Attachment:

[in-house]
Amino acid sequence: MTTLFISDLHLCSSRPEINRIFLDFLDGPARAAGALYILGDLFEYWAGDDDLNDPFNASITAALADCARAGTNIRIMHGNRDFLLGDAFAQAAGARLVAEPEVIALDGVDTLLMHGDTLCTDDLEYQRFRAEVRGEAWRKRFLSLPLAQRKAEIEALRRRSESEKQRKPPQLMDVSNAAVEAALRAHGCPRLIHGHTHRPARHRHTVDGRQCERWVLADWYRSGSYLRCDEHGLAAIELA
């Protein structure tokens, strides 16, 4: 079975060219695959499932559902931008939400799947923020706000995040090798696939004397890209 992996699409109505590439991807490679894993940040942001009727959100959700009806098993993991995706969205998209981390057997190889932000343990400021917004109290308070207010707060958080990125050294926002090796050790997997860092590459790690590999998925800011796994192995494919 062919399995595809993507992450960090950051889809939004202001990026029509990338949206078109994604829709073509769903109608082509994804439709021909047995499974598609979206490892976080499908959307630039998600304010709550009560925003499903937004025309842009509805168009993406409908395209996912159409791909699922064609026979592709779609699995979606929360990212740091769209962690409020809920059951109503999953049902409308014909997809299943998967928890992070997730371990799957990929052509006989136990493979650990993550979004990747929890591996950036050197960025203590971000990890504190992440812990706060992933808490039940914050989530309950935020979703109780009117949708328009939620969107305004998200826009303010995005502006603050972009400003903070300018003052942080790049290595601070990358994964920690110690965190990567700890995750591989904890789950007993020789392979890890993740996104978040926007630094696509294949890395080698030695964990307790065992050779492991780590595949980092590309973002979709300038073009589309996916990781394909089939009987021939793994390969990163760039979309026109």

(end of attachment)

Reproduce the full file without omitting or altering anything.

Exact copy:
[in-house]
Amino acid sequence: MTTLFISDLHLCSSRPEINRIFLDFLDGPARAAGALYILGDLFEYWAGDDDLNDPFNASITAALADCARAGTNIRIMHGNRDFLLGDAFAQAAGARLVAEPEVIALDGVDTLLMHGDTLCTDDLEYQRFRAEVRGEAWRKRFLSLPLAQRKAEIEALRRRSESEKQRKPPQLMDVSNAAVEAALRAHGCPRLIHGHTHRPARHRHTVDGRQCERWVLADWYRSGSYLRCDEHGLAAIELA
């Protein structure tokens, strides 16, 4: 079975060219695959499932559902931008939400799947923020706000995040090798696939004397890209 992996699409109505590439991807490679894993940040942001009727959100959700009806098993993991995706969205998209981390057997190889932000343990400021917004109290308070207010707060958080990125050294926002090796050790997997860092590459790690590999998925800011796994192995494919 062919399995595809993507992450960090950051889809939004202001990026029509990338949206078109994604829709073509769903109608082509994804439709021909047995499974598609979206490892976080499908959307630039998600304010709550009560925003499903937004025309842009509805168009993406409908395209996912159409791909699922064609026979592709779609699995979606929360990212740091769209962690409020809920059951109503999953049902409308014909997809299943998967928890992070997730371990799957990929052509006989136990493979650990993550979004990747929890591996950036050197960025203590971000990890504190992440812990706060992933808490039940914050989530309950935020979703109780009117949708328009939620969107305004998200826009303010995005502006603050972009400003903070300018003052942080790049290595601070990358994964920690110690965190990567700890995750591989904890789950007993020789392979890890993740996104978040926007630094696509294949890395080698030695964990307790065992050779492991780590595949980092590309973002979709300038073009589309996916990781394909089939009987021939793994390969990163760039979309026109």